But if you, or your child, were seriously disabled in a medical blunder, which firm of solicitors would YOU consult?___________________________________________________________________________________________
NAAZISH FAROOQ INQUEST
Leeds 10th to 14th January 2005 and beyond
By Paul Balen
1. Naazish Farooq, was born on 12 July 1996. Her parents Mohammed Khan and Safia Sultan live in Bradford.
2. In September 1999 Naazish was admitted to St James Hospital, Leeds where she was diagnosed as suffering from cancer and began a course of chemotherapy.
3. Her treatment included the administration of potassium chloride through a dialysis machine. Each time the infusion bag is changed a blood test should be carried out to obtain an accurate reading of the potassium level in the blood.
4. An excess of potassium can cause heart problems, heart attacks and ultimately death.
5. In the early hours of 8 October 1999, something went catastrophically wrong with the administration of potassium to Naazish. It seems an infusion bag was put up containing a grossly excessive amount of potassium. It is likely that this happened because no blood test was carried out before the bag was made up; the nurse failed properly to mix the bag when she added potassium to it, and her actions were not checked by another nurse as they should have been even though that nurse signed to say she had done so.
6. Shortly afterwards Naazish suffered a heart attack. Attempts were made to revive her during the course of which a blood gas reading was taken. This disclosed an astonishingly high potassium reading of 18.9, which compares with a normal level of 3-5. (A level of 9/10 would be enough to kill.) Twenty minutes later, a second blood gas test disclosed a potassium level of 13.4. Naazish died shortly afterwards.
7. The doctors certified the cause of death as cardio respiratory attack and cancer totally ignoring the findings of grossly abnormal levels of potassium. The hospital also did not disclose these findings to the Coroner's officer when he authorised the release of the deceased's body which, according to Muslim law, had to be buried within 24 hours of her death.
8. After her burial a doctor mentioned her death to the police who applied to the Coroner for her body to be exhumed. The application was granted and a post-mortem was carried out. The pathologist concluded that her death was consistent with potassium poisoning.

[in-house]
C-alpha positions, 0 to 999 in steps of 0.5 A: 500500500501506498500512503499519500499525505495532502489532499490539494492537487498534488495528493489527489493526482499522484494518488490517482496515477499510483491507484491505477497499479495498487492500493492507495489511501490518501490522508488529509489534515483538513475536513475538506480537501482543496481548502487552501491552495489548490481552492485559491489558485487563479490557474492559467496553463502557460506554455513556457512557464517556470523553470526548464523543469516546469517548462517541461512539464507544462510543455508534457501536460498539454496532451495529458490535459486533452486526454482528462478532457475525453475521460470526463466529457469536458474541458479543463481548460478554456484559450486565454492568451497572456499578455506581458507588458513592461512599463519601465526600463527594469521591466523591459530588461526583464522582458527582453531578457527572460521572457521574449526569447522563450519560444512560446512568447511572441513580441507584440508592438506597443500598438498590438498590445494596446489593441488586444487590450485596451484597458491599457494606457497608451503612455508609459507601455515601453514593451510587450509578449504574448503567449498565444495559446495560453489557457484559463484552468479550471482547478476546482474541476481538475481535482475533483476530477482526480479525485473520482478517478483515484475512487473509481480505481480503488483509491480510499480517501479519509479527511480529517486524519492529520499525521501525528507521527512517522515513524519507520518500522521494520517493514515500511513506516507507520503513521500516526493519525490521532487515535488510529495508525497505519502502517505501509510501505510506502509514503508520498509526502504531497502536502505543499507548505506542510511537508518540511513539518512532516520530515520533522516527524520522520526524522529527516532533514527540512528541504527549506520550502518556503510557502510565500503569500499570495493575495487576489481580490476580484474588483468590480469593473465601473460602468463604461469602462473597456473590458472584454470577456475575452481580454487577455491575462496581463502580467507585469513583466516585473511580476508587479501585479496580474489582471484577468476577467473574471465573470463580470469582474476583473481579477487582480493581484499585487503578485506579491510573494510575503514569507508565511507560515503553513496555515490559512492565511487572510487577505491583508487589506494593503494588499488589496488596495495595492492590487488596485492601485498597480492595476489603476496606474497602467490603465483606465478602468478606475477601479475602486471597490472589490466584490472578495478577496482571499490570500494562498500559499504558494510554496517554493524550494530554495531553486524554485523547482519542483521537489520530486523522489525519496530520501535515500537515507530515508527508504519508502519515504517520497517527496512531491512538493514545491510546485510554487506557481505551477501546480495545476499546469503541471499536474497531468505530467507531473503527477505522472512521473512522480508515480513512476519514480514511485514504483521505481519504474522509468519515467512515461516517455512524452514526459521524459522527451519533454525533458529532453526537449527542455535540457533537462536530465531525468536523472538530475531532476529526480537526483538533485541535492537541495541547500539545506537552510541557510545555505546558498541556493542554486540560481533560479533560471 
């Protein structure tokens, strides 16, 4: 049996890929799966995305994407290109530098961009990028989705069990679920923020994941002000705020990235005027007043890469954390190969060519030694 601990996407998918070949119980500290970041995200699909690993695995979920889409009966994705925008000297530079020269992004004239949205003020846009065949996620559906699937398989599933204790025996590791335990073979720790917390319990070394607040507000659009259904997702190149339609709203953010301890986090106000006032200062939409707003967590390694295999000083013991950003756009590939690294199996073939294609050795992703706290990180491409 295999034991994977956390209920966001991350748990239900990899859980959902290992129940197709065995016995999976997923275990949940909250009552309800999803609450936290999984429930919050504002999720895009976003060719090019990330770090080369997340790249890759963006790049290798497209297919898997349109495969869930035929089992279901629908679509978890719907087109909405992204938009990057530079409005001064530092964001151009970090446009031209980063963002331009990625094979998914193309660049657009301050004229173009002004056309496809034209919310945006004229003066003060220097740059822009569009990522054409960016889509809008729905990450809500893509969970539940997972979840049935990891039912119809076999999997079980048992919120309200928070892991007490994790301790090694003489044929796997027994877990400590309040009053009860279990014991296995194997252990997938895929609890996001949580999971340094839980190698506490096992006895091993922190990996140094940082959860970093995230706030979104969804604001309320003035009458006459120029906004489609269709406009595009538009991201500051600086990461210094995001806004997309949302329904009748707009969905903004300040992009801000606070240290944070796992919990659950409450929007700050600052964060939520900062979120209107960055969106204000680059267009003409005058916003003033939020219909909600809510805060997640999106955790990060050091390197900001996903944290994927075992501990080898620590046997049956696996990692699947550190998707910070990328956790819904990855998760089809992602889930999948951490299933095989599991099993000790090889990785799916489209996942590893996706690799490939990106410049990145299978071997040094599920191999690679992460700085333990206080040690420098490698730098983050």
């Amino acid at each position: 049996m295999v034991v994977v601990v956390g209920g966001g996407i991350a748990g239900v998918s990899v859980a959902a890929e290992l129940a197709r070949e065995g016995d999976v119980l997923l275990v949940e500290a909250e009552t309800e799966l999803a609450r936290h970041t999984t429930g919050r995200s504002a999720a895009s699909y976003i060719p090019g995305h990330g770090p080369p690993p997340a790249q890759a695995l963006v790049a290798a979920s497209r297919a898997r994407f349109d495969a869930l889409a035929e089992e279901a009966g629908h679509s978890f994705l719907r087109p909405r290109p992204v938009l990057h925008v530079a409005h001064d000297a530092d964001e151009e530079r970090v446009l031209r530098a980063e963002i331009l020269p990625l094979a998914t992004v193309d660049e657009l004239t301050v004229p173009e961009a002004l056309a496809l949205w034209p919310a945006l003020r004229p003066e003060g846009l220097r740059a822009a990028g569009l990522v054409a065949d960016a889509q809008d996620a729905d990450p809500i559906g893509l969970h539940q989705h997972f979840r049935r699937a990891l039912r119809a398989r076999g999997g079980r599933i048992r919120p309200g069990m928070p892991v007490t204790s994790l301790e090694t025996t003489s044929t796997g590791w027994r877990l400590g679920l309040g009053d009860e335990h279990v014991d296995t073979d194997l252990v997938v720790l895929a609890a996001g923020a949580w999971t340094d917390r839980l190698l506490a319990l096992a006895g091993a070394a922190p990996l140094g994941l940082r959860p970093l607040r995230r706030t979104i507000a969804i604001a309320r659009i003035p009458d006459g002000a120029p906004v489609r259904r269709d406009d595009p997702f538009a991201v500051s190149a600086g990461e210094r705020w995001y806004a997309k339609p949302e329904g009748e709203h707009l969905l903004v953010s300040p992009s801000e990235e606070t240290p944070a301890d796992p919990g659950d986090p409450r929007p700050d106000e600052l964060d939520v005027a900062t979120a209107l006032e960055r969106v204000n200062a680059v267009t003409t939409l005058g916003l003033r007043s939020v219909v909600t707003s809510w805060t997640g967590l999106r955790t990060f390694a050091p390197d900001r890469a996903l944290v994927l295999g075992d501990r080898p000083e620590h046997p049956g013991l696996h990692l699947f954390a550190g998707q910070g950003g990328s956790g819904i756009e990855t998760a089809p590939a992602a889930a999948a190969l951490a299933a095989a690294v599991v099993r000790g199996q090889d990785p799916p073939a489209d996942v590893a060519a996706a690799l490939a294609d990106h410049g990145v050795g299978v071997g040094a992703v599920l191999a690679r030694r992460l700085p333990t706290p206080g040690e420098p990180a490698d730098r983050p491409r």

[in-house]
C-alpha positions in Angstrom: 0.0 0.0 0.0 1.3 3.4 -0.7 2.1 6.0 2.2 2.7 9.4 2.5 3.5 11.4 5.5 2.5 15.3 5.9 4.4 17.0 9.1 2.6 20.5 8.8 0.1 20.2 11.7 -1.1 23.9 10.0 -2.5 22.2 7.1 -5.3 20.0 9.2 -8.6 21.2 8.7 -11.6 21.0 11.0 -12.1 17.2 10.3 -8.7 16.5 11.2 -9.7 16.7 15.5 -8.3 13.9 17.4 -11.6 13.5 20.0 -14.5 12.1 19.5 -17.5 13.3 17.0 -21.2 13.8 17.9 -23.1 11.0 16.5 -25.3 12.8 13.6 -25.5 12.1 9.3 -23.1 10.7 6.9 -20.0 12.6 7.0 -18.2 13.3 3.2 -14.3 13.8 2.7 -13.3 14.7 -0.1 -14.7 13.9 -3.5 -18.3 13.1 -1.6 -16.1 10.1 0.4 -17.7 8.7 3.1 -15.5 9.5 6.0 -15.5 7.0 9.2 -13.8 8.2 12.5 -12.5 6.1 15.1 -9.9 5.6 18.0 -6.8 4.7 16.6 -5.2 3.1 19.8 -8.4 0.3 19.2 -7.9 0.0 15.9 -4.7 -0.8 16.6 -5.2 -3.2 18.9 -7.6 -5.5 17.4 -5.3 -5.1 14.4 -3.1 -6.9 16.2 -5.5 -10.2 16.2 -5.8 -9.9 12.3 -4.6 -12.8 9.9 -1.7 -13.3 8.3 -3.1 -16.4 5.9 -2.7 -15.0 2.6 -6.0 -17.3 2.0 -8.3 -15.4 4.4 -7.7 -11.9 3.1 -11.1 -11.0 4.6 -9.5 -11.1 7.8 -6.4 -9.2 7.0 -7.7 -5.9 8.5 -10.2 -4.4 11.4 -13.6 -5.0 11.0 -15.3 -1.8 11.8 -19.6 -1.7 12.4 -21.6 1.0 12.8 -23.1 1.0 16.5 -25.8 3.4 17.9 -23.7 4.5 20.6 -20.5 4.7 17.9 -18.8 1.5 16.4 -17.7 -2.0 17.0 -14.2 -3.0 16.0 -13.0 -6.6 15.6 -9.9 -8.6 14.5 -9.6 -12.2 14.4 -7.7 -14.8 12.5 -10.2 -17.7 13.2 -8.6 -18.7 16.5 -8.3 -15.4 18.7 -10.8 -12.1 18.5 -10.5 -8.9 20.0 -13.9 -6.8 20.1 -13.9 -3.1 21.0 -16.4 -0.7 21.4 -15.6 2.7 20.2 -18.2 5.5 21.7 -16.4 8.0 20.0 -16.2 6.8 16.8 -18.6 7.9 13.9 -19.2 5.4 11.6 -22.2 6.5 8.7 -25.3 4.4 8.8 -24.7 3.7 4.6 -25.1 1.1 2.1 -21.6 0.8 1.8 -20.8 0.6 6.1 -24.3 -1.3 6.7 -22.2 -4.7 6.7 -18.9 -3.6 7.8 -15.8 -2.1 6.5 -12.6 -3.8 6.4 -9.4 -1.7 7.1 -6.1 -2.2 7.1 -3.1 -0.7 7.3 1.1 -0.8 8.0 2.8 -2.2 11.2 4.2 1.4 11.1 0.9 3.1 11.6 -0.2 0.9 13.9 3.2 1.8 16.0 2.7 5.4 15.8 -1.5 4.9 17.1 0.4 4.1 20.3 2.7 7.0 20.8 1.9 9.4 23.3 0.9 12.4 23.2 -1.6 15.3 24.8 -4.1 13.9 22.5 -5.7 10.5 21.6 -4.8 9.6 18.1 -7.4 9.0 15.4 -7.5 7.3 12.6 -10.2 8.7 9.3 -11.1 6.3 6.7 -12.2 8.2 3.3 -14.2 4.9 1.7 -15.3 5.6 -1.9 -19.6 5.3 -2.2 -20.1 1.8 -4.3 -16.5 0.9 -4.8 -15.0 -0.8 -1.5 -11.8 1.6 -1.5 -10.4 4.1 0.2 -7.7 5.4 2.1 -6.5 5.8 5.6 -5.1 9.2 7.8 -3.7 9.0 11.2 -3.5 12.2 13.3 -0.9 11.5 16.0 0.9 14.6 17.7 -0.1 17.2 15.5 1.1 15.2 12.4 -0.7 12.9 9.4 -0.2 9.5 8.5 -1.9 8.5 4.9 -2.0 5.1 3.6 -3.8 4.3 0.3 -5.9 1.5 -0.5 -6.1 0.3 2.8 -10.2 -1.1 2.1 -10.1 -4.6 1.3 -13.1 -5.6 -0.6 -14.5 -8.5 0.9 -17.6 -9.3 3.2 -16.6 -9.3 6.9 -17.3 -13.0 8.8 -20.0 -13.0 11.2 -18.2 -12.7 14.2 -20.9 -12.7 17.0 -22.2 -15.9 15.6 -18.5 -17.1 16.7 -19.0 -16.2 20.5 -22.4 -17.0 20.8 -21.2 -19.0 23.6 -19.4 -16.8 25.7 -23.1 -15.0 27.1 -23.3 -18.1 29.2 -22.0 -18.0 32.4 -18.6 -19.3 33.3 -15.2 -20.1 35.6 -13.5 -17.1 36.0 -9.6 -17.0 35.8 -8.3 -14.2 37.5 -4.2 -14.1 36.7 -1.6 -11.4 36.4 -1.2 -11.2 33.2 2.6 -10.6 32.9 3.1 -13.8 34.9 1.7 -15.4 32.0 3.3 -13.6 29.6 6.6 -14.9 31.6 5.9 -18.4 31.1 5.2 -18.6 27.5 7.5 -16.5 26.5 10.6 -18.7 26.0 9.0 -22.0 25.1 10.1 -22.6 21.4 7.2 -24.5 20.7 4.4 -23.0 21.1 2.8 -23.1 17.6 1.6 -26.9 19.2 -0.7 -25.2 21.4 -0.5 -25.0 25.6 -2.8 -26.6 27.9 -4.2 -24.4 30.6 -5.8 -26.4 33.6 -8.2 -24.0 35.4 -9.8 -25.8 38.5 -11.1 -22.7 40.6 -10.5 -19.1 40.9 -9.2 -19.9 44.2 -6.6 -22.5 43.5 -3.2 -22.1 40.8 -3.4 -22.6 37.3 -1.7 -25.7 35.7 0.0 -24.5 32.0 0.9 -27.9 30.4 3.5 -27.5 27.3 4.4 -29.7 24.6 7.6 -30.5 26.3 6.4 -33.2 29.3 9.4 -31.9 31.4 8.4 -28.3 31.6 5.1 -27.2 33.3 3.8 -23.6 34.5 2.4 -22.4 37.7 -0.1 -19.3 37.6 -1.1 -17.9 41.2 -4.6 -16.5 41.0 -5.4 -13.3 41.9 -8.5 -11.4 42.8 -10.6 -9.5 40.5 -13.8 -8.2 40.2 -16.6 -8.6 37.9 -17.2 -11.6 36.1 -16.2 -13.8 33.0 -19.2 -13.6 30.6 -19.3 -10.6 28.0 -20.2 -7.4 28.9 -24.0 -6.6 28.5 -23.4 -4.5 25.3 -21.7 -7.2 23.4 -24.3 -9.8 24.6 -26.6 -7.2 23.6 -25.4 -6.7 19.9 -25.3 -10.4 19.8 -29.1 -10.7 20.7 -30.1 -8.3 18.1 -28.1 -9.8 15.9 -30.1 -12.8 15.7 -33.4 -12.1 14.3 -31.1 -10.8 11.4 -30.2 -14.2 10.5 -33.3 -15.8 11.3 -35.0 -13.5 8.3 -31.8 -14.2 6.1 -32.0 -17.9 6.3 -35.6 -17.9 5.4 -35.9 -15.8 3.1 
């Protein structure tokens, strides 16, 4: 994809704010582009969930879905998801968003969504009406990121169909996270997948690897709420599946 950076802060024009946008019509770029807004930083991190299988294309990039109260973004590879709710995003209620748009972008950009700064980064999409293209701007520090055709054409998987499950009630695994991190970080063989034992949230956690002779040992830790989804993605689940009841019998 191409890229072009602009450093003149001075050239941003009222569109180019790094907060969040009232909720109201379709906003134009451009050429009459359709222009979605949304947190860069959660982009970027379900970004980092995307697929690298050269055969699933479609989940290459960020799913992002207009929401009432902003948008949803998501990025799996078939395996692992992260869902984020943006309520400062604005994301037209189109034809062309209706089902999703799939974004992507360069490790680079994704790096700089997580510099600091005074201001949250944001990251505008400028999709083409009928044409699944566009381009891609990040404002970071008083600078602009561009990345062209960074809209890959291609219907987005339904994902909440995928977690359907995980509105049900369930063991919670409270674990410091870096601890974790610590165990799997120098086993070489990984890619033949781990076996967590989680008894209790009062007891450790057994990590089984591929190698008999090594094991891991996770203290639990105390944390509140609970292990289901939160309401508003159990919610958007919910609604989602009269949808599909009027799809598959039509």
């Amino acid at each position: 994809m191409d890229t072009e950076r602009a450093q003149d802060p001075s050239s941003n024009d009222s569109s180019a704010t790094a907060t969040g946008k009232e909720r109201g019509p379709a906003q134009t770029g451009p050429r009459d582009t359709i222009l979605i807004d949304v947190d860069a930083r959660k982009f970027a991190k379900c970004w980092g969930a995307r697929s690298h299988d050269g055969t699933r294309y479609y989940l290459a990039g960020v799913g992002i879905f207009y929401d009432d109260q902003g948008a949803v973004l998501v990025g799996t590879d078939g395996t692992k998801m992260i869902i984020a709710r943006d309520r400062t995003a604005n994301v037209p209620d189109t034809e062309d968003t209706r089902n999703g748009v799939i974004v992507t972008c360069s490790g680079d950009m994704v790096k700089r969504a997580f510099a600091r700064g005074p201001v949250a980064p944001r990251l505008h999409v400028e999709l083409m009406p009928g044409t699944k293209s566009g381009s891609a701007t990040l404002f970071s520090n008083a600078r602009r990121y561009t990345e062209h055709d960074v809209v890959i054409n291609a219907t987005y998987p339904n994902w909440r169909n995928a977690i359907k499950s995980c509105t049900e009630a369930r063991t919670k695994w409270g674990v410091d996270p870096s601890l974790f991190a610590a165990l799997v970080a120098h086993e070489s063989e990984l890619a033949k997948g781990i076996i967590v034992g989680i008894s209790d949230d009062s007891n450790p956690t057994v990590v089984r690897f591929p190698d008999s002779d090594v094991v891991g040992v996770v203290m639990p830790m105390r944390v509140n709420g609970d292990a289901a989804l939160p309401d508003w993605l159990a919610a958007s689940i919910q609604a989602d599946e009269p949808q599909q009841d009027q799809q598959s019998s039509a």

9. After an investigation lasting 2 years the CPS decided not to institute any criminal proceedings.
10. One of the independent experts consulted by the police, concluded that there was an external source of potassium infused into Naazish that led to her death and that the dialysis solution was the most likely external source of the potassium. He summarised his view as to the care which Naazish had received as follows:
"Clinical governance and ensuring the quality of care in the Paediatric Intensive Care Unit has not been demonstrated. Mistakes had been made on the day before Naazish's death and Sister Sutton's grossly negligent actions were not recognised or challenged. The evidence of the widespread improper practice by many nurses on the Intensive Care Unit in respect of adding potassium to dialysis bags and checking additives demonstrates inadequate training and reassessment of practice. The deficiency in the management of potassium replacement and inadequate clinical governance ensuring quality of care represents gross negligence by the St James' Hospital Trust. An intervention at an earlier stage could have prevented Naazish's death in my opinion."
11. In February 2002 the Trust admitted legal liability for the death but refused to pay for the relatives to be represented at the Inquest.
12. The Hospital Trust offered a compromise, if the family were not represented at the Inquest, neither would be the Hospital. The family's solicitor protested that this would mean that a detailed inquiry could not properly be held and asked the Trust to refer the matter to the Department of Health.
13. The family's solicitor Paul Balen of Freeth Cartwright LLP wrote to the then Secretary of State for Health Alan Milburn on 26 March 2002 claiming that the Department of Health was under an obligation under Human Rights Law to ensure that the family could participate in an effective official investigation into the death of their daughter.
14. The Department of Health replied on 8 July 2002 refusing the request. The Department for the first time revealed that there had been a number of "separate investigations" at the hospital regarding the care and treatment Naazish received before she died. Details of those inquiries had not been provided to the family or to the Coroner.
15. Court proceedings were commenced against the Secretary of State seeking an order under the Human Rights Act that the Department of Health fund the parents' representation at the Inquest or order an independent inquiry into the circumstances of Naazish's death.
16. On 10th October 2003 the Court of Appeal (Khan v Secretary of State for Health) ruled in the parents' favour and ordered the Government to fund their legal representation at an inquiry into their daughter's death.
17. The Government however at the last minute refused to provide sufficient money for the family's QC Philip Havers to take the brief even though he had taken the case up to the Court of Appeal. The Khan family's solicitor Paul Balen is therefore representing the family at the inquest. The Governement have however funded Robert Seabrook QC to represent the Hospital Trust. Various Doctors are represented by Robert Francis QC; Edward Faulkes QC and solicitor Michael Ryan whilst Sally Smith QC represents a nurse. The Coroner is advised by his own QC Simon Jackson who does not ask questions.
18. The Inquest resumes on 23 May for a further week.